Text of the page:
Ethernet hwaddr and EEPROM storage with Arduino

Posted by mitch on October 31, 2012
hardware, projects, software

There are lots of examples of how to use the Ethernet Wiznet chips with Arduino, whether as Ethernet shields or as Ethernet Arduinos on a single board. Unfortunately, most of these examples hard-code the hardware (MAC) address, which can make things painful if you’re building more than one device and running them on the same network.

The code snippet below is a more convenient approach. You can setup a prefix (DEADBEEF in the example below) for the hardware address and the last two bytes are set randomly on first boot. The hardware address is stored in EEPROM (7 bytes are needed, 1 for a flag indicating that the next 6 bytes are properly populated).

The bytes->String conversion below is a bit ugly but I didn’t think I wanted the overhead of sprint in this. It is probably not worth the trade off. (0x30 is ‘0’ and 0x39 is ‘9’. Adding 0x07 skips over some ASCII characters to ‘A’.)

Some serious caveats: There’s only two bytes of randomness here. You might want more. Ideally you would have a manufacturing process, but if you’re just building six devices, who cares? Clearly you would never use this approach in a production environment, but it’s easier than changing the firmware for every device in a hobby environment. You could also use a separate program to write the EEPROM hardware address and keep this “manufacturing junk” out of your main firmware. These issues aside, my main requirement is convenience: I want to be able to burn a single image onto a new board and be up and running immediately without having to remember other steps. Convenience influences repeatability.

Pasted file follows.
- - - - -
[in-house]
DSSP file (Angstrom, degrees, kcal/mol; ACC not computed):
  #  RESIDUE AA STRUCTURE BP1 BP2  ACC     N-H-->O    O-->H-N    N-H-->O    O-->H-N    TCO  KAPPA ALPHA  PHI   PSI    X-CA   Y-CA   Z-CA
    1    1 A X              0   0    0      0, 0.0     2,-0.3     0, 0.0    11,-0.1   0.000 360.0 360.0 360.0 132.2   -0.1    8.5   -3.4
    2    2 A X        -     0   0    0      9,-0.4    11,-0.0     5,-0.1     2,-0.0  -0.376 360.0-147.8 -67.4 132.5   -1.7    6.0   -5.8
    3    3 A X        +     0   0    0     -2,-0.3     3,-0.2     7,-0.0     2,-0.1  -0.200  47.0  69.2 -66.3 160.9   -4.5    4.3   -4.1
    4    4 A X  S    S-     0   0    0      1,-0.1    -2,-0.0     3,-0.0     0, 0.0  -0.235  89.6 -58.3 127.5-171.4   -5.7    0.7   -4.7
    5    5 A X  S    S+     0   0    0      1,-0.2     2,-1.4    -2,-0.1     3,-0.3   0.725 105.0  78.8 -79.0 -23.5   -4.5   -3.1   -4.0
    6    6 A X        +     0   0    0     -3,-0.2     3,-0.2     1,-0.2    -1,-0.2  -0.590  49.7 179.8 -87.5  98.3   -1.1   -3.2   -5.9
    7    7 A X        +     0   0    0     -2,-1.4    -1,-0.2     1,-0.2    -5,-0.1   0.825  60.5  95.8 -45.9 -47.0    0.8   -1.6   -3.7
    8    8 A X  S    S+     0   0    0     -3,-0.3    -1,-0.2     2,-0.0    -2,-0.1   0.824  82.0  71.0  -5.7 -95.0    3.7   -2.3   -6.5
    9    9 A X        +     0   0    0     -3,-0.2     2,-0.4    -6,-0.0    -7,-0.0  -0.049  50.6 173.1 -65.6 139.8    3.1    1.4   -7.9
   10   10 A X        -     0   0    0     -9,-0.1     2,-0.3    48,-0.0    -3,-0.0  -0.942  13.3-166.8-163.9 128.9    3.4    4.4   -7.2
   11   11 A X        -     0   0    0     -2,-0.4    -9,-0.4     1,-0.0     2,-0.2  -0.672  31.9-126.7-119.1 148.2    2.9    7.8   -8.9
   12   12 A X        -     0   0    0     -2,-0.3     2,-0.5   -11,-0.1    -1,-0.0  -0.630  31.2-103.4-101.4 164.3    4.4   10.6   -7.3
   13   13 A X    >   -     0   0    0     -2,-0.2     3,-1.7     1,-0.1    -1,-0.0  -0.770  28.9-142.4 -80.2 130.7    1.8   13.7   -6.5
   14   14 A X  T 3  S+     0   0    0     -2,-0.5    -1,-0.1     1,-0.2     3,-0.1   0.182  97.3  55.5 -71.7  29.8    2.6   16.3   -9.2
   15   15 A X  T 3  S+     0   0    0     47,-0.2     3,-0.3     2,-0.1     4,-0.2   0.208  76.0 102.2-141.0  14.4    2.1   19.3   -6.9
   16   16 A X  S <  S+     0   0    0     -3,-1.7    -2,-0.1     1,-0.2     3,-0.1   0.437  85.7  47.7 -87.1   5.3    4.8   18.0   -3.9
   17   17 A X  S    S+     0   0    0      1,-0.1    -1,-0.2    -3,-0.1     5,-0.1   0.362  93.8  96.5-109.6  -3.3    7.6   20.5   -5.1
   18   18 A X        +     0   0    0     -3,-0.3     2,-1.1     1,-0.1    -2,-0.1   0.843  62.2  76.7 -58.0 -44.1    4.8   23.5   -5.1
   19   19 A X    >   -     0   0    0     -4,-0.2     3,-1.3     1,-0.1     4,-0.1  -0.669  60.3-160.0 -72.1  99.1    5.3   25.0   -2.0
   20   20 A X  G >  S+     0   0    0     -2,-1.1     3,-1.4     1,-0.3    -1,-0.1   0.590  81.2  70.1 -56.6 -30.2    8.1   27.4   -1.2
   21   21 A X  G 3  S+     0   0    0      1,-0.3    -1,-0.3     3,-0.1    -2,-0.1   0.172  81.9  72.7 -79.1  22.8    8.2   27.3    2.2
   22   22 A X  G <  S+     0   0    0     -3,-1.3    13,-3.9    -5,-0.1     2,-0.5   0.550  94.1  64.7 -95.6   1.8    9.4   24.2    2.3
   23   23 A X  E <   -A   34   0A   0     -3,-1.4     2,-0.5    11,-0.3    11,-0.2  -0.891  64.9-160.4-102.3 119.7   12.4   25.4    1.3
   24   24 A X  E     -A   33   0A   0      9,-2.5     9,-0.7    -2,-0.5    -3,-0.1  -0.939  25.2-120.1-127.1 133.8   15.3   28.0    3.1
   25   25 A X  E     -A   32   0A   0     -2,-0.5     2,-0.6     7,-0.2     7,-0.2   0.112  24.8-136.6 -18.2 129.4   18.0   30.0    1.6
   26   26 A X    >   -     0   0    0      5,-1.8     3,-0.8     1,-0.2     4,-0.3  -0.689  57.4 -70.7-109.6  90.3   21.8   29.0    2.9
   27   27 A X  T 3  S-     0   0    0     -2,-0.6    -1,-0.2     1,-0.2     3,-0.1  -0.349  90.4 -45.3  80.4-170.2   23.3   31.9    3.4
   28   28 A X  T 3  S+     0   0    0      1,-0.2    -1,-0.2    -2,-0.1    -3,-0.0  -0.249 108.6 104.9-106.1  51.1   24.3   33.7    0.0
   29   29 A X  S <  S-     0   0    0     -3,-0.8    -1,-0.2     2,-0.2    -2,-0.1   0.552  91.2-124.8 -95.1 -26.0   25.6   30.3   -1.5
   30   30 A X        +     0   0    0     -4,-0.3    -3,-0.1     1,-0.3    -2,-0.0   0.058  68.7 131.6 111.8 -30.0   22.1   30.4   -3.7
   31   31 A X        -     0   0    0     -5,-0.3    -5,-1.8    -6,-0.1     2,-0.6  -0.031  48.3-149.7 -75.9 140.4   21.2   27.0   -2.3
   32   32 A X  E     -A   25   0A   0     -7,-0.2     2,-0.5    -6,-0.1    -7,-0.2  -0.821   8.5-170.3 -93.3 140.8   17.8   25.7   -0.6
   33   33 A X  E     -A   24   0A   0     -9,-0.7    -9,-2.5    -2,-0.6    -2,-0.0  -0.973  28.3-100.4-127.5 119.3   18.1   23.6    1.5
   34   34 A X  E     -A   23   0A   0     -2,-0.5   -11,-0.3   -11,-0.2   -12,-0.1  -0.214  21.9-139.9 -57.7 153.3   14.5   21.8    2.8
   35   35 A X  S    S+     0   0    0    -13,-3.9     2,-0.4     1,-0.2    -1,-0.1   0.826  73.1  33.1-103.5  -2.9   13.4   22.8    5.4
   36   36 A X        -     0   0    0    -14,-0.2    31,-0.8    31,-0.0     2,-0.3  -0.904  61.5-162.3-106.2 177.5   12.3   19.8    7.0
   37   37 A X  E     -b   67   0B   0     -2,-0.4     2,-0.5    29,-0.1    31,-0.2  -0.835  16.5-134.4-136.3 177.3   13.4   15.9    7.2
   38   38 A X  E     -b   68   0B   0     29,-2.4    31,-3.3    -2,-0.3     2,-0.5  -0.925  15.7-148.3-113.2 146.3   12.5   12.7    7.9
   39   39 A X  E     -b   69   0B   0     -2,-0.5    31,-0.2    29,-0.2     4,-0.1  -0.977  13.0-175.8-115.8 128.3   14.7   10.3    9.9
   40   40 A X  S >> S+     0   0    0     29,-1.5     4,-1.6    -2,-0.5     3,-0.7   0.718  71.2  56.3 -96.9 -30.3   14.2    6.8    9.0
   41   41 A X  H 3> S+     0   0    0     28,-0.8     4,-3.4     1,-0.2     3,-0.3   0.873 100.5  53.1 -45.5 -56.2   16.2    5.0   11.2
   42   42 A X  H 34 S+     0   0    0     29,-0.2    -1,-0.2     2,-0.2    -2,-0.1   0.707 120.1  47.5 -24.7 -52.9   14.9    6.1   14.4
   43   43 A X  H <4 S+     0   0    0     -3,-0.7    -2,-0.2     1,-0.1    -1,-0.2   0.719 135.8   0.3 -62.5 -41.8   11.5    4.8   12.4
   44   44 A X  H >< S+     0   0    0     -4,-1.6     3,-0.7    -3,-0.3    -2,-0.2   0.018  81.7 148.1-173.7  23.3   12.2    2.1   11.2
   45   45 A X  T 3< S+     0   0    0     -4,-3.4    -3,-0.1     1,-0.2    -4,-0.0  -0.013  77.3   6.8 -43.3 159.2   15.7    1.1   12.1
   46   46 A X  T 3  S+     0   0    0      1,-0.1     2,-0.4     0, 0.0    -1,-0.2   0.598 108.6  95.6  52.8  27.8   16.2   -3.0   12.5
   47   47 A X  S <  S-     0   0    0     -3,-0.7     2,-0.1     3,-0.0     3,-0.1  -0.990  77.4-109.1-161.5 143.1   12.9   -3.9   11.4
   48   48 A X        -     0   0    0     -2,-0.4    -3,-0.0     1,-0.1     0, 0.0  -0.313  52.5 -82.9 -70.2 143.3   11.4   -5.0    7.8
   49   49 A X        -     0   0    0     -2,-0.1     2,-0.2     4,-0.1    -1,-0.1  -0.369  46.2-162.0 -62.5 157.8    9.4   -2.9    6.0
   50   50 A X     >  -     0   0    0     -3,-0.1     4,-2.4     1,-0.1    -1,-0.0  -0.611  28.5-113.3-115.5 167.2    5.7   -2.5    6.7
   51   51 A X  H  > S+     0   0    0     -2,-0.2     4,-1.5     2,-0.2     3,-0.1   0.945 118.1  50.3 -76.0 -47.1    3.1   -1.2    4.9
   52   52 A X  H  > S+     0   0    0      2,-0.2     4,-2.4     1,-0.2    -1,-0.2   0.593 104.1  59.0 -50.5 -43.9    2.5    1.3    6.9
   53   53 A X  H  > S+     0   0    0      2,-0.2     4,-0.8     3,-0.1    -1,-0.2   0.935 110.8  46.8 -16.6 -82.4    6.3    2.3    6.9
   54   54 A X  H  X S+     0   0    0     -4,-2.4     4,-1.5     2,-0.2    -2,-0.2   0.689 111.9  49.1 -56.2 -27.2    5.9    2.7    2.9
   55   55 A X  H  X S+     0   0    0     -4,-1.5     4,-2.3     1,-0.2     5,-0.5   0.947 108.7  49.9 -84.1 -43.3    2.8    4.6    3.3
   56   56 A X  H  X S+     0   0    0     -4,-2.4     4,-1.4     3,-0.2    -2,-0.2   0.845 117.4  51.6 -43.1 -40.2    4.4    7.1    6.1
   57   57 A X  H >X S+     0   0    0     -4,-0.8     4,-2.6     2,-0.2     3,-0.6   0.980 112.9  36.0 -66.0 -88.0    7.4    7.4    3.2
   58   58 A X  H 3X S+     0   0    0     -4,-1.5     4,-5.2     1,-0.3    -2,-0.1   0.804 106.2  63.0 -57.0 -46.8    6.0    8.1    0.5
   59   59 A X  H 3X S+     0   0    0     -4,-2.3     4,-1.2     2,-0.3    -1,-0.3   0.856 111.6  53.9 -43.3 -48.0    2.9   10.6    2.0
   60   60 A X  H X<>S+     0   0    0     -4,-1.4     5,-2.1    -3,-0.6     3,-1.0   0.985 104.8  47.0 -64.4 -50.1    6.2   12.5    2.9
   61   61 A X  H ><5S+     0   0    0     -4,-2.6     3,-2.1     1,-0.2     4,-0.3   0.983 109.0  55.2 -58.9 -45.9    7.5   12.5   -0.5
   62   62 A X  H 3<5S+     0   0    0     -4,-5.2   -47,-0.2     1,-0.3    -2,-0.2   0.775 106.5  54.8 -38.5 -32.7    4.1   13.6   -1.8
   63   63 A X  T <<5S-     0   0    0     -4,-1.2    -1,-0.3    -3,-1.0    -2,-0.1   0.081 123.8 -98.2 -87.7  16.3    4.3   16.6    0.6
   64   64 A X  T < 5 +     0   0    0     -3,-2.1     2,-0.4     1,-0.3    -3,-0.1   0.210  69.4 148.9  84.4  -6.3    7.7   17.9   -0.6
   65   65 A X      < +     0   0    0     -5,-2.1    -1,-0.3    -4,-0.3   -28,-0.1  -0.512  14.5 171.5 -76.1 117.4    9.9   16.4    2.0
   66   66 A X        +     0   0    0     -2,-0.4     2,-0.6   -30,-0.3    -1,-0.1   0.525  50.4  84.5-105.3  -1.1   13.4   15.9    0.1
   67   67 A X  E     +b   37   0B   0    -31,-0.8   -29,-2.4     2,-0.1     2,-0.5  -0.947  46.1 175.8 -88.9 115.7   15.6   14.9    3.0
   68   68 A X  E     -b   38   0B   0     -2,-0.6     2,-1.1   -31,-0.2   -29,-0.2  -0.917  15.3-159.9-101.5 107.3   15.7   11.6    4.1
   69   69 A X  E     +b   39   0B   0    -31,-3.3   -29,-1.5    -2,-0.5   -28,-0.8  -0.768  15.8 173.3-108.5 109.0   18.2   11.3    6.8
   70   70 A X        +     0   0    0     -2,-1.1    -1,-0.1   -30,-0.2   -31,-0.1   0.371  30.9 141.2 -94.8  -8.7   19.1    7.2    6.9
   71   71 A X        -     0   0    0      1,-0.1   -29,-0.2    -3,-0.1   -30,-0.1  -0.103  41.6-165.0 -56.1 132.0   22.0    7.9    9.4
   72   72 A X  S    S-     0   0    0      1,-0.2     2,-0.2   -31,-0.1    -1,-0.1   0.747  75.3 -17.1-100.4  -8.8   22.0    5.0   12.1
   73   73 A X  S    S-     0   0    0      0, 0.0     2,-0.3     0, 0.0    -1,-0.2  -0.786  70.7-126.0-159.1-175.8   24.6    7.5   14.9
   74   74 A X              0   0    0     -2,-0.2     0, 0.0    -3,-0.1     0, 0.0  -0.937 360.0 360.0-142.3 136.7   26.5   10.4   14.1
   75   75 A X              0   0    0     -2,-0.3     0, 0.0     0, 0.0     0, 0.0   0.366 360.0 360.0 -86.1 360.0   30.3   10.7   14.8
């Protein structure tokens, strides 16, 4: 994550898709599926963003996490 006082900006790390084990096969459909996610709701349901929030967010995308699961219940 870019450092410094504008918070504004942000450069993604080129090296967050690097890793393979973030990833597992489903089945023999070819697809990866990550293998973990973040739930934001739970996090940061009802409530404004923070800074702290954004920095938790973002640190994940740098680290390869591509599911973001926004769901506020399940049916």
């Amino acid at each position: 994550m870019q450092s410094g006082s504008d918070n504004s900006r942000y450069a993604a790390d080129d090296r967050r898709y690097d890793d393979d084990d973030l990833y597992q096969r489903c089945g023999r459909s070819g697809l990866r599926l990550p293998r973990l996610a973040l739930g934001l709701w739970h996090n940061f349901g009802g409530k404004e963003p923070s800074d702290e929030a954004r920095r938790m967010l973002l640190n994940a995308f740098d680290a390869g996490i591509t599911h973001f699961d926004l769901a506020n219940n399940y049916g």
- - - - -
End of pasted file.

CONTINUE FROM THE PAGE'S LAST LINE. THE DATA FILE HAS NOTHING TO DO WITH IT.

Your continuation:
#include <Ethernet.h>
#include <EEPROM.h>

// This is a template address; the last two bytes will be randomly
// generated on the first boot and filled in.  On later boots, the
// bytes are pulled from EEPROM.
byte NETWORK_HW_ADDRESS[] = { 0xDE, 0xAD, 0xBE, 0xEF, 0x00, 0x00};

// These are commented out so that this code will not compile
// without the reader modifying these lines.  If you are using
// EEPROM code in your program already, you need to put the
// network address somewhere that doesn't collide with existing use.

// Call this from your setup routine (see below)
initEthernetHardwareAddress() {
    int eeprom_flag =;  
    int i;
    Serial.print("EEPROM flag is " + String(eeprom_flag));
    if (eeprom_flag != 0xCC) {
        NETWORK_HW_ADDRESS[4] = random(255);
        NETWORK_HW_ADDRESS[5] = random(255);  
        // write it out.
        Serial.println("Writing generated hwaddr to EEPROM...");
        for (i = 0; i < 6; i++) {
            EEPROM.write(EEPROM_HWADDR_START_ADDR + i + 1,

    } else {
        Serial.print("Reading network hwaddr from EEPROM...");
        for (i = 0; i < 6; i++) {
            NETWORK_HW_ADDRESS[i] =
       + i + 1);
    char hw_string[13];
    hw_string[12] = '\0';
    for (i = 0; i < 6; i++) {
        int j = i * 2;
        int the_byte    = NETWORK_HW_ADDRESS[i];
        int first_part  = (the_byte & 0xf0) >> 4;
        int second_part = (the_byte & 0x0f);
        first_part  += 0x30;
        second_part += 0x30;
        if (first_part > 0x39) {
            first_part += 0x07;
        if (second_part > 0x39) {
            second_part += 0x07;
        hw_string[j] = first_part;
        hw_string[j + 1] = second_part;

    NETWORK_HW_ADDRESS_STRING = String(hw_string);


setup() {
    // first call the usual Serial.begin and so forth...

    // setup the Ethernet hwaddr before you start using networking

    int dhcp_worked = Ethernet.begin(NETWORK_HW_ADDRESS);

    // ...